Questions to ask a Breeder: Holiday Edition
So you’ve decided to get a new puppy for the holidays. Assuming that you’ve taken the time to assess your abilities to care for this puppy fully, you’re probably on to the next step of finding a puppy; either finding a breeder or looking for a shelter to adopt from. For those who wish to purchase a puppy from a breeder, the process can be a little trickier than you think. Finding the right breeder for you can be hard, especially if you’re searching for a common breed and are faced with multiple choices. Below we’ve laid out some of the best questions to ask when selecting a breeder.
Are the puppies’ parents “certified”?
Some breeds are often at risk for genetic conditions such as hip dysplasia, heart disease, and diabetes. Most of these diseases are inherited, meaning the disease is passed from parent to puppy. Many breeders will have their dogs evaluated and tested for that disease and ultimately “certified” by a veterinary specialist to be disease-free. Research your puppy’s breed in our online database to determine if their breed traditionally suffers from any diseases.
What are the sizes of the puppy’s parents?
Know how big the parents are, to get a good idea of how big your puppy will be. Is that the size dog you want? If possible, meet the puppy’s parents. Notice if they appear to be in good health and evaluate their overall temperament. Are they shy, aggressive, or well adjusted?
How has the breeder socialized the puppies?
Have the pups been around other dogs? Other people? Socialization is critical for 6 – 16-week old puppies. Proper socialization consisting of positive experiences of a puppy with other puppies and a diverse range of people.
What vaccines has the puppy had?
How many shots has your puppy received and when will the puppy be due for its next puppy shot?
Have the puppies been dewormed?
Quite a few puppies can be born with worms, that’s because they can get them while still being inside their mother’s womb. Beginning a deworming treatment when young is essential for all puppies, as is continuing proper deworming procedures over the course of their lives.
Have any of the puppies in the litter been sick?
If so, what were the signs, the diagnosis, and treatment? If one puppy got sick, there is a strong likelihood that your puppy either was infected or could become infected.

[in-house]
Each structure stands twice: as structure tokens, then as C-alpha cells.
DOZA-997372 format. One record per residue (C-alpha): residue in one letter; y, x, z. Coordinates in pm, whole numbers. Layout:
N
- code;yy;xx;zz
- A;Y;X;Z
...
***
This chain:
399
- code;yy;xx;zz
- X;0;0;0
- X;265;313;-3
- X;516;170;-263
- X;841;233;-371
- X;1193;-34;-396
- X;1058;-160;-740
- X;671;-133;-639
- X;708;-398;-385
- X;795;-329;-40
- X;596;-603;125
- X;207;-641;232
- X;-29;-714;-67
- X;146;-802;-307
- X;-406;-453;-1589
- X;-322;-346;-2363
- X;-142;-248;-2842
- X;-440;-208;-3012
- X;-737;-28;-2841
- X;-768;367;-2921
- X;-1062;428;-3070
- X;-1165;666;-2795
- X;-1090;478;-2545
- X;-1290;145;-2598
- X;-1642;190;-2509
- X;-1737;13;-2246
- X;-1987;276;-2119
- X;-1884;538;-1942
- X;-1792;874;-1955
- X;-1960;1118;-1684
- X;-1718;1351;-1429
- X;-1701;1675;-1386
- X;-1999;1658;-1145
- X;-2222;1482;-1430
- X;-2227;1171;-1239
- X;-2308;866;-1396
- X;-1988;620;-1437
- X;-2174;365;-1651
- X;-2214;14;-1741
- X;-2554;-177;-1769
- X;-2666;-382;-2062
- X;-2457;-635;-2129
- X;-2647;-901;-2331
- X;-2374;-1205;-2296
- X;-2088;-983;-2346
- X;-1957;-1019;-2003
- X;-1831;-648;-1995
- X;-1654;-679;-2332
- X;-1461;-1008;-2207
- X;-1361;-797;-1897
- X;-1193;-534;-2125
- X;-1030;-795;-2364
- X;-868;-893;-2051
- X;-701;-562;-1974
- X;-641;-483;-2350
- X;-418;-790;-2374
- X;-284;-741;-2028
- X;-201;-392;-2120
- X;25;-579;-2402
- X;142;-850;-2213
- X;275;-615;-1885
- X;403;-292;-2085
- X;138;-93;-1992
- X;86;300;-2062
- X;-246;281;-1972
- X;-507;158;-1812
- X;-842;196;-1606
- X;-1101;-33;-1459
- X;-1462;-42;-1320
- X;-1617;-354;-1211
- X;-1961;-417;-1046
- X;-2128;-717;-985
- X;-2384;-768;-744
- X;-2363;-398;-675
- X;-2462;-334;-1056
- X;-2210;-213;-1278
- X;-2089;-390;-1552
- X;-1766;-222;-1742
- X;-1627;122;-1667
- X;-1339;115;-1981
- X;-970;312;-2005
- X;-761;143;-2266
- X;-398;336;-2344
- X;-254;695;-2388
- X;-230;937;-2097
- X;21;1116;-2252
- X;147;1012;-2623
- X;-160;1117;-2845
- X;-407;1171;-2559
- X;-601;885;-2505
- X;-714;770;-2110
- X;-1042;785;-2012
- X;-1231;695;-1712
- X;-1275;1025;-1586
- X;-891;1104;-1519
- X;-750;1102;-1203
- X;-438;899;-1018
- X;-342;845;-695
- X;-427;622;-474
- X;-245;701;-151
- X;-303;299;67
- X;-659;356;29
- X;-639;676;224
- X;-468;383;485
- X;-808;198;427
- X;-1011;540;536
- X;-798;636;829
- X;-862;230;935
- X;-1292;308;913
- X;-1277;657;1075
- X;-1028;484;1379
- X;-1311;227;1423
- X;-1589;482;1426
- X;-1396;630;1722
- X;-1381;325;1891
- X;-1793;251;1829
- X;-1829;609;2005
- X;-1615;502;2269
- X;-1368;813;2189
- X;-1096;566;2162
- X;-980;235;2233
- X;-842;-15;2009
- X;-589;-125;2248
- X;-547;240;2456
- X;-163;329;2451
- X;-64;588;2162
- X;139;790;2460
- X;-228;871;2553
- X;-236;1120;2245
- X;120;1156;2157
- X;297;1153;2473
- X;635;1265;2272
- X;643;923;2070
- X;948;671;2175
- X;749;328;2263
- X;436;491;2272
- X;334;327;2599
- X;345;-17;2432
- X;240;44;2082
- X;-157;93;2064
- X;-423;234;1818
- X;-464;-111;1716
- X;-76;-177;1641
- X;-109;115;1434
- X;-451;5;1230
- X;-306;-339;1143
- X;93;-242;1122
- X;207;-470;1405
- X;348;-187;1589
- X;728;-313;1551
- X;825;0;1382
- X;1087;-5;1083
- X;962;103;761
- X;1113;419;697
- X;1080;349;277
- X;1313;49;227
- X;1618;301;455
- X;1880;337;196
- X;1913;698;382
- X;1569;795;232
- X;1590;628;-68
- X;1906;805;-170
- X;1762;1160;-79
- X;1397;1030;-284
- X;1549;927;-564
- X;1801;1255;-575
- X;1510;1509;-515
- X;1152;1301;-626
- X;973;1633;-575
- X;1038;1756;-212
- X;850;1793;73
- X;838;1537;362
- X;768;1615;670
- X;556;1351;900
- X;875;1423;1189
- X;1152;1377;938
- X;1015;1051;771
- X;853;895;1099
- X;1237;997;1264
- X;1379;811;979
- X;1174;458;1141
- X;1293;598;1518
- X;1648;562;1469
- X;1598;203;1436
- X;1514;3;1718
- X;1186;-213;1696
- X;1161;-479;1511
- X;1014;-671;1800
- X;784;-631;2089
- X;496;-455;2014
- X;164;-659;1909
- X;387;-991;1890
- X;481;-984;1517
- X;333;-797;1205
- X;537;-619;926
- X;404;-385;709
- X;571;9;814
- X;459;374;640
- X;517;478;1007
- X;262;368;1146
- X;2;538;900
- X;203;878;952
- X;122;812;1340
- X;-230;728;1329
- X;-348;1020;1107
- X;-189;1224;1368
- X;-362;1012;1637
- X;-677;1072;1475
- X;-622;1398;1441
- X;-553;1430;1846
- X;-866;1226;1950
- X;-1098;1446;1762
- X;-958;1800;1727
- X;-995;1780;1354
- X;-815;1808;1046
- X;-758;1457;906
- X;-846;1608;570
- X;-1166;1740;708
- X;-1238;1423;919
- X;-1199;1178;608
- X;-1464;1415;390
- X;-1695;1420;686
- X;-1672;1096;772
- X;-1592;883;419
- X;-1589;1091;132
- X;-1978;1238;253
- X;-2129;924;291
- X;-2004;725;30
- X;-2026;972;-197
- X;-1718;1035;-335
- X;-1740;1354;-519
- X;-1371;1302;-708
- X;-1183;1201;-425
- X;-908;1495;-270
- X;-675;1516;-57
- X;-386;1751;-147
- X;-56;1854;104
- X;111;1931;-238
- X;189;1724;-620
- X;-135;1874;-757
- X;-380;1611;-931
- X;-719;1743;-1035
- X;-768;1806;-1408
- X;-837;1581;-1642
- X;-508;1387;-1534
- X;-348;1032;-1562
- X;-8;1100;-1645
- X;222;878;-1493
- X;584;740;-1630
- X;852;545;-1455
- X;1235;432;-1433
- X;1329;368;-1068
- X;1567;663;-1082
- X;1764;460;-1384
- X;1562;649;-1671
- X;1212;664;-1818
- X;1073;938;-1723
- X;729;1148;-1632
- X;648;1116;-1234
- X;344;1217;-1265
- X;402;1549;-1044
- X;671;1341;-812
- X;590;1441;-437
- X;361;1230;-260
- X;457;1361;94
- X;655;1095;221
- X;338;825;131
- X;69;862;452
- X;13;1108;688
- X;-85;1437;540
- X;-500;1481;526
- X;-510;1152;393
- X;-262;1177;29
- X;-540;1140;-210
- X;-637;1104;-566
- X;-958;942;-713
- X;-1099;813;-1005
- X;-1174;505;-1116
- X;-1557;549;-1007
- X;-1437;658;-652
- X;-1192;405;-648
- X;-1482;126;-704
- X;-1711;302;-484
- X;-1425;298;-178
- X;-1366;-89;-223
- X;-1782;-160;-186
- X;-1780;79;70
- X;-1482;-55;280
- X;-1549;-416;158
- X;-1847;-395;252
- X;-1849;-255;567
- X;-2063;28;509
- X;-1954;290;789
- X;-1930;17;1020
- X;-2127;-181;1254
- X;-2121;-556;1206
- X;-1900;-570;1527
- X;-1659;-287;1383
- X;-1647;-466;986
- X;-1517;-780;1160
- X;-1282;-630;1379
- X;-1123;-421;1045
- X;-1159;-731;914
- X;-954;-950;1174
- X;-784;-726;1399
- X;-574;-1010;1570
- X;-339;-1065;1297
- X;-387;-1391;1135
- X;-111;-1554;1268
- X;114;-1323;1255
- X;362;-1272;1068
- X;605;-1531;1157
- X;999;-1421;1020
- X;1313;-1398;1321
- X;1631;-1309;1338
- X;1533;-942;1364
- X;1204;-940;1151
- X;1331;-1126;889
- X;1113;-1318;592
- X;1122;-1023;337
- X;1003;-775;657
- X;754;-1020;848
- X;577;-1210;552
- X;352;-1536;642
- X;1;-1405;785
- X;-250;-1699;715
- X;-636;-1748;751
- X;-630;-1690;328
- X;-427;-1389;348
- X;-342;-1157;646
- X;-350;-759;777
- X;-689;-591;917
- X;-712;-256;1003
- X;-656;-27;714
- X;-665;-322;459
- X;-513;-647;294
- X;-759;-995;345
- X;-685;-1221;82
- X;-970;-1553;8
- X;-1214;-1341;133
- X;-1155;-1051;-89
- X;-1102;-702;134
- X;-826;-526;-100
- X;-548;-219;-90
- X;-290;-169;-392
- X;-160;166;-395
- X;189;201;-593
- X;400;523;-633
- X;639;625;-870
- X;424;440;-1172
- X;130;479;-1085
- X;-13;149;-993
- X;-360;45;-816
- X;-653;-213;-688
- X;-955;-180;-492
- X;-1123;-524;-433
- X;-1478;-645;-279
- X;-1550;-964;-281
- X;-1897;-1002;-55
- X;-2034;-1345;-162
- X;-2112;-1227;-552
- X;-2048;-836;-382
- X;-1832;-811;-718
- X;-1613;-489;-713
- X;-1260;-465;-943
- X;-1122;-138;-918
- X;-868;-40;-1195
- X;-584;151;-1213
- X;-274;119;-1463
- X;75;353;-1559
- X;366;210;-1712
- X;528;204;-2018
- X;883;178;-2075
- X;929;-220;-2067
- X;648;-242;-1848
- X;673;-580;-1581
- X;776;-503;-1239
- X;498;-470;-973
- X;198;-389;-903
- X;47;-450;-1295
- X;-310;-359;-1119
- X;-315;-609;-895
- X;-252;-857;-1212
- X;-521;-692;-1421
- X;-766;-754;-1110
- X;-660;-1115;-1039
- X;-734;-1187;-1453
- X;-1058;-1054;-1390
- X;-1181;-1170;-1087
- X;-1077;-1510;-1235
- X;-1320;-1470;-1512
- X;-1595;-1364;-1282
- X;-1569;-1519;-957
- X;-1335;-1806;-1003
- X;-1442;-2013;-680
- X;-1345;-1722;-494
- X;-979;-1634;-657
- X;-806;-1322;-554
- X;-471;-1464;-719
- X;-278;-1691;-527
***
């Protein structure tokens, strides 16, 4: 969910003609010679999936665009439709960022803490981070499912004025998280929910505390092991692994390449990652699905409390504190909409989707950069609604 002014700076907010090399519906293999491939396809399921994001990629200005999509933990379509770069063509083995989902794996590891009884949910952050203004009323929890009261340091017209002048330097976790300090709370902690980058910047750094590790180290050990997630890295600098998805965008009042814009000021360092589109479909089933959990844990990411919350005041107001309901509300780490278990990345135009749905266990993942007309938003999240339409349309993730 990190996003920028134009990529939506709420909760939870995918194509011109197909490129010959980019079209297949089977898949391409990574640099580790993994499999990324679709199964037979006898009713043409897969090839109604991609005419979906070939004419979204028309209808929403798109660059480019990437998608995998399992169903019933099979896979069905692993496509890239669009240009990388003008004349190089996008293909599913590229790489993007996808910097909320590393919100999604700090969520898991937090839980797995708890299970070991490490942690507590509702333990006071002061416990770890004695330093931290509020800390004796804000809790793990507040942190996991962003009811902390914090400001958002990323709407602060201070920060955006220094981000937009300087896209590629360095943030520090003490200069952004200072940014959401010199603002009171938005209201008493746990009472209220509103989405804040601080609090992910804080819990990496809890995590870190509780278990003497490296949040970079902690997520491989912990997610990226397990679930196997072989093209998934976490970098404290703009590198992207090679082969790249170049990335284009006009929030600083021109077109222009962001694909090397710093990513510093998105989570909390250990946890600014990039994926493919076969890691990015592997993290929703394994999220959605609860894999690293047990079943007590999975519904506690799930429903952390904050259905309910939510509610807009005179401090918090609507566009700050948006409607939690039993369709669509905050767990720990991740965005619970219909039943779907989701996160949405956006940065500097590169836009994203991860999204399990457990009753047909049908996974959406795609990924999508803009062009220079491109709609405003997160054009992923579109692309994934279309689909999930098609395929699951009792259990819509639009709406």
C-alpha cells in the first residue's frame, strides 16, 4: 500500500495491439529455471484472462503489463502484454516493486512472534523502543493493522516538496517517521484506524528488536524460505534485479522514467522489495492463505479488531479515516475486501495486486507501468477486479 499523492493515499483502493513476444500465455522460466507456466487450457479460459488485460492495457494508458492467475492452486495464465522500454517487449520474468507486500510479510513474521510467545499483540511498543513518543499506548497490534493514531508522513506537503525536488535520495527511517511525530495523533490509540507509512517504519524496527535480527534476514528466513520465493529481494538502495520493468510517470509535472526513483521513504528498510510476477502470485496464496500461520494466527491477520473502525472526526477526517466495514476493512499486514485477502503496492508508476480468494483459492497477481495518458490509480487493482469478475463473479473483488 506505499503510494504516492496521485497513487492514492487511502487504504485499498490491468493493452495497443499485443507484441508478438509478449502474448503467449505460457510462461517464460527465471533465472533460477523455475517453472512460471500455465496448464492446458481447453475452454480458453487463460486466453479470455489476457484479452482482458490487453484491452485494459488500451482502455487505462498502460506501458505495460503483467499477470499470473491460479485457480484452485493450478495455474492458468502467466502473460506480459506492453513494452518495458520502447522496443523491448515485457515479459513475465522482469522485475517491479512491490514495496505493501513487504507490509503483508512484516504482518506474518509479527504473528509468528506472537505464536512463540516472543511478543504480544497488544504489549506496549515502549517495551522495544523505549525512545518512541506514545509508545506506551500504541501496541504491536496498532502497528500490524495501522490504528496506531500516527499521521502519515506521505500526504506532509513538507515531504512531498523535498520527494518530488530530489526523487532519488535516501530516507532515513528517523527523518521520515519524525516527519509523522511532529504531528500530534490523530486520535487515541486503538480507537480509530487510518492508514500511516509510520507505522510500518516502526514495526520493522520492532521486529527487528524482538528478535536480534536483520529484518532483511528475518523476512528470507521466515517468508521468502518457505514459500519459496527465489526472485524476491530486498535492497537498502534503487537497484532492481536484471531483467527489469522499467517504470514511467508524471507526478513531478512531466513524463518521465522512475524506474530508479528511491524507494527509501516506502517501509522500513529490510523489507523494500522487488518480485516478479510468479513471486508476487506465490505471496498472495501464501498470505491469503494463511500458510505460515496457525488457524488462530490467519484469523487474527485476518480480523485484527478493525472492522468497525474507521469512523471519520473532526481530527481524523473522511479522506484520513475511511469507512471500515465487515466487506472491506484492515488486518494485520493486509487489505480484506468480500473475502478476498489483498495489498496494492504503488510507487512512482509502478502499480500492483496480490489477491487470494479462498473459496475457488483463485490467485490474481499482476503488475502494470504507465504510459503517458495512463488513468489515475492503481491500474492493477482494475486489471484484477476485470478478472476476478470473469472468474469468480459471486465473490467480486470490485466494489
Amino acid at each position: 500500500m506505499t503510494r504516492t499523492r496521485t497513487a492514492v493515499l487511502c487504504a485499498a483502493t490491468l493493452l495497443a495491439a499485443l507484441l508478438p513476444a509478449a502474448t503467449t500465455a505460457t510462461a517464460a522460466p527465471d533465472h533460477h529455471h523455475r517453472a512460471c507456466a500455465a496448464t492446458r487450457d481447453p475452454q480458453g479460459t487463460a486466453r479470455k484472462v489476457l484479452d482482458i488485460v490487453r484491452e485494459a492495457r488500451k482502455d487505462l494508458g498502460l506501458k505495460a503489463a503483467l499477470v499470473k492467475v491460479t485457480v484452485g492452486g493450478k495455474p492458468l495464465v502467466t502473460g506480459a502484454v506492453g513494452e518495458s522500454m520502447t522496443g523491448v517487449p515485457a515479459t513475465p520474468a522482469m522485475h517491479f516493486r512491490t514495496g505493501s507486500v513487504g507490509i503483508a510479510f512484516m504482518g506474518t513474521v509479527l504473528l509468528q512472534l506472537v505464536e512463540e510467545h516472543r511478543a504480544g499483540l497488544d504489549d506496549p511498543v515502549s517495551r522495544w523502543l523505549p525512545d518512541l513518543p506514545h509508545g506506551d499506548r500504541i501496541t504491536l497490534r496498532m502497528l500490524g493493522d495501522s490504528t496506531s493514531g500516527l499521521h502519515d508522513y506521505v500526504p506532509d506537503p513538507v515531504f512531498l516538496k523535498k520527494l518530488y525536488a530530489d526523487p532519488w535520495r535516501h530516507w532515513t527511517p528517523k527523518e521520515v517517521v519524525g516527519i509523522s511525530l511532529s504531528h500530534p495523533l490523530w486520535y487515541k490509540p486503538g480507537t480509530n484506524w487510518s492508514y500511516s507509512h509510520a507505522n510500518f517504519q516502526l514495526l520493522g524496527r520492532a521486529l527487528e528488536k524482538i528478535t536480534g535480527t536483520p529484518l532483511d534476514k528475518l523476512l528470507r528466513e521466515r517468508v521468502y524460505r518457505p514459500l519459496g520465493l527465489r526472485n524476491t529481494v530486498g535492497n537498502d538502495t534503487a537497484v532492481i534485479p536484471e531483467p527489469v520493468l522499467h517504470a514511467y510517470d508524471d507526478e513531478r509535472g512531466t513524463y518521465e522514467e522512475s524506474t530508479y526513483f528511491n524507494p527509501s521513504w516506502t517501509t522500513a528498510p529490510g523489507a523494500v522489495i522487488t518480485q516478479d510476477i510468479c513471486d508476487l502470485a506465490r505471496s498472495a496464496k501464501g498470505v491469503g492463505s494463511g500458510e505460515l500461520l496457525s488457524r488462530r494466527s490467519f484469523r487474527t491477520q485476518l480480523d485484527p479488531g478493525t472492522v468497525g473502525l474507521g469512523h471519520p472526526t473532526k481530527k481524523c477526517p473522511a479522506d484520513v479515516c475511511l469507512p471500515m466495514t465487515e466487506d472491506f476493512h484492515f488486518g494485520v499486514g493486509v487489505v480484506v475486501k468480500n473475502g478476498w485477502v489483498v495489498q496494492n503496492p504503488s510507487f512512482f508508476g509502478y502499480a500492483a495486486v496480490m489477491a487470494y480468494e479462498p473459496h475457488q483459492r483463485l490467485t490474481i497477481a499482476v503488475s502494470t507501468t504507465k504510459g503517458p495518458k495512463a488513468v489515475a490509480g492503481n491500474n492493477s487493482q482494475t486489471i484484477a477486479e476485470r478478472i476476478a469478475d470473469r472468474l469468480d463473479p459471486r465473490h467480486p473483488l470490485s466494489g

What visits have the puppies had with a veterinarian? Have they been examined and declared “healthy”?
If not, what problems have they had? Have they been on any medications? Ask for a complete and itemized record of all the treatments, check-ups, and medications that your puppy has been received to date. A good breeder will have this ready to go without you needing to ask for it.
What is their guarantee?
What guarantee does the breeder give with their puppies? If the puppy is found to have a severe illness, what will they do? This is a difficult topic but one that is a lot easier to cover up front rather than later.
Ask the breeder for a couple of references from previous families that have bought a puppy within the past year. When you follow up with these references find out if the breeder was fair, if they were happy with their pups, and how any problems were handled.
Does your breeder require a breeder’s contract? If so, what is in it? Breeders contacts can be complicated undertakings; of you’re a first-time dog owner we don’t recommend them.
Does this puppy come with an AKC limited registration?
A limited registration means that your puppy has been registered by the AKC but any puppies that that puppy eventually creates if left unspayed or neutered will not be recognized by the AKC.
What is your puppy’s family history?
Ask if the breeder has information about the breed line. For example, ask how long the dogs have lived and what they have died from. This may be important for monitoring your pet as he gets older and can help you establish preventative care for common ailments.
What is the breeder currently feeding the puppy?
Regardless of what they are feeding, it is ideal to continue feeding the same food for the first few days at home to minimize the risk of gastrointestinal disturbances. If you choose to change the diet, do it gradually over the course of a few days.
We know that it can be tempting to bring a new puppy home for the holidays, but we urge you to be realistic about whether or not you’re fully prepared to take care of another living thing. 1 in 5 puppies is given away after the holidays because their families were swayed by the appeal of giving a loved one a cute baby puppy as a present. Do your part to keep puppies out of the shelter by doing some research into the realities of owning a puppy.
For example, on average it costs around $1,270 per year to own a dog, and that price is usually doubled in the first year of a puppy’s life because of the frequent vet visits for vaccinations and check-ups and the up front cost of buying all the supplies you need. This cost doesn’t include any emergency visits that can be common around the holidays, such as your puppy swallowing decorations or getting into some holiday candy.
Additionally, when buying a puppy from a breeder, the cost of that puppy can be anywhere between $500-$2,000 dollars or more, whereas when you adopt from a shelter, the cost can be anywhere from $50-$200. If you’re still undecided about bringing a new family member home, we recommend that you make a donation to a local shelter in your family’s name as a meaningful holiday gift and then wait until a time when you’re sure that you’re ready for a puppy. Or, fostering a puppy for the holidays can be a good way of determining if your family is ready for a pet or not, plus you’ll give that shelter dog a chance to get out of the shelter for a few days.